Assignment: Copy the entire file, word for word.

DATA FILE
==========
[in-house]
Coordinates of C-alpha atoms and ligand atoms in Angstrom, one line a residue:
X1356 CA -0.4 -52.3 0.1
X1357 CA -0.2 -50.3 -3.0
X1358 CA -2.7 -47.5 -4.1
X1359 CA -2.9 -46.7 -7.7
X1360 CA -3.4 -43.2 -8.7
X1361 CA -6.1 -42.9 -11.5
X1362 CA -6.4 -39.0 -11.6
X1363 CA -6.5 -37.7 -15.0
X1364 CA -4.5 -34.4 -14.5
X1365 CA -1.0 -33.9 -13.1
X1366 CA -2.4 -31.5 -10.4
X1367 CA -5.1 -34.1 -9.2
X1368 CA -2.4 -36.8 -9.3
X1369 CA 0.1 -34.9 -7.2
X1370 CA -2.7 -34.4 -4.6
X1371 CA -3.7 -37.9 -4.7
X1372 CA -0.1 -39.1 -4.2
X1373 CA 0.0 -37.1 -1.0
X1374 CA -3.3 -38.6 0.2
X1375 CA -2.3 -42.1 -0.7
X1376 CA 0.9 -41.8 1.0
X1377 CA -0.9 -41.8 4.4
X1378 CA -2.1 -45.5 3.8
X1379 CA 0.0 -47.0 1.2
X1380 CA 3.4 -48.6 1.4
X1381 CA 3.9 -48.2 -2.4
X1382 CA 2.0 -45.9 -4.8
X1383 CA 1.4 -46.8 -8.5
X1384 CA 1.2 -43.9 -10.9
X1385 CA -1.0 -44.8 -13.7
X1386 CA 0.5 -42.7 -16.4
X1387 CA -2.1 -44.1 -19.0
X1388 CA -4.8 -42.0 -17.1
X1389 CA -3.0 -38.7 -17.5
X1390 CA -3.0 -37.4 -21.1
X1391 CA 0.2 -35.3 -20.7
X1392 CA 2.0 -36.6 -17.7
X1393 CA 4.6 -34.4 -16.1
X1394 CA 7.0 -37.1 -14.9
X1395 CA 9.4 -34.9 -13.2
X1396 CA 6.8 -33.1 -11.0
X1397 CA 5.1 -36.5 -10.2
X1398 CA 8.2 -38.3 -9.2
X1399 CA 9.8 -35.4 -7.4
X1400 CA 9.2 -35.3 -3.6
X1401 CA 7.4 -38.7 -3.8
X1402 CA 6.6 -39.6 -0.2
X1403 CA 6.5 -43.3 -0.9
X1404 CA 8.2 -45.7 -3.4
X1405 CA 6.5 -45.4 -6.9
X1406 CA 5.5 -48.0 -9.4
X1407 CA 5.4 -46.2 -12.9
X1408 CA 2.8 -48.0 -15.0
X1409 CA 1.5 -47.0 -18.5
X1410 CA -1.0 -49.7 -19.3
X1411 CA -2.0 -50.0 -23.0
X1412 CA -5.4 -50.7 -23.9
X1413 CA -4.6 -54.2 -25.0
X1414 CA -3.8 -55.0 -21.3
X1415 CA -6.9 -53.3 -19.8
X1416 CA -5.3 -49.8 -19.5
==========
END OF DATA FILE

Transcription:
[in-house]
Coordinates of C-alpha atoms and ligand atoms in Angstrom, one line a residue:
X1356 CA -0.4 -52.3 0.1
X1357 CA -0.2 -50.3 -3.0
X1358 CA -2.7 -47.5 -4.1
X1359 CA -2.9 -46.7 -7.7
X1360 CA -3.4 -43.2 -8.7
X1361 CA -6.1 -42.9 -11.5
X1362 CA -6.4 -39.0 -11.6
X1363 CA -6.5 -37.7 -15.0
X1364 CA -4.5 -34.4 -14.5
X1365 CA -1.0 -33.9 -13.1
X1366 CA -2.4 -31.5 -10.4
X1367 CA -5.1 -34.1 -9.2
X1368 CA -2.4 -36.8 -9.3
X1369 CA 0.1 -34.9 -7.2
X1370 CA -2.7 -34.4 -4.6
X1371 CA -3.7 -37.9 -4.7
X1372 CA -0.1 -39.1 -4.2
X1373 CA 0.0 -37.1 -1.0
X1374 CA -3.3 -38.6 0.2
X1375 CA -2.3 -42.1 -0.7
X1376 CA 0.9 -41.8 1.0
X1377 CA -0.9 -41.8 4.4
X1378 CA -2.1 -45.5 3.8
X1379 CA 0.0 -47.0 1.2
X1380 CA 3.4 -48.6 1.4
X1381 CA 3.9 -48.2 -2.4
X1382 CA 2.0 -45.9 -4.8
X1383 CA 1.4 -46.8 -8.5
X1384 CA 1.2 -43.9 -10.9
X1385 CA -1.0 -44.8 -13.7
X1386 CA 0.5 -42.7 -16.4
X1387 CA -2.1 -44.1 -19.0
X1388 CA -4.8 -42.0 -17.1
X1389 CA -3.0 -38.7 -17.5
X1390 CA -3.0 -37.4 -21.1
X1391 CA 0.2 -35.3 -20.7
X1392 CA 2.0 -36.6 -17.7
X1393 CA 4.6 -34.4 -16.1
X1394 CA 7.0 -37.1 -14.9
X1395 CA 9.4 -34.9 -13.2
X1396 CA 6.8 -33.1 -11.0
X1397 CA 5.1 -36.5 -10.2
X1398 CA 8.2 -38.3 -9.2
X1399 CA 9.8 -35.4 -7.4
X1400 CA 9.2 -35.3 -3.6
X1401 CA 7.4 -38.7 -3.8
X1402 CA 6.6 -39.6 -0.2
X1403 CA 6.5 -43.3 -0.9
X1404 CA 8.2 -45.7 -3.4
X1405 CA 6.5 -45.4 -6.9
X1406 CA 5.5 -48.0 -9.4
X1407 CA 5.4 -46.2 -12.9
X1408 CA 2.8 -48.0 -15.0
X1409 CA 1.5 -47.0 -18.5
X1410 CA -1.0 -49.7 -19.3
X1411 CA -2.0 -50.0 -23.0
X1412 CA -5.4 -50.7 -23.9
X1413 CA -4.6 -54.2 -25.0
X1414 CA -3.8 -55.0 -21.3
X1415 CA -6.9 -53.3 -19.8
X1416 CA -5.3 -49.8 -19.5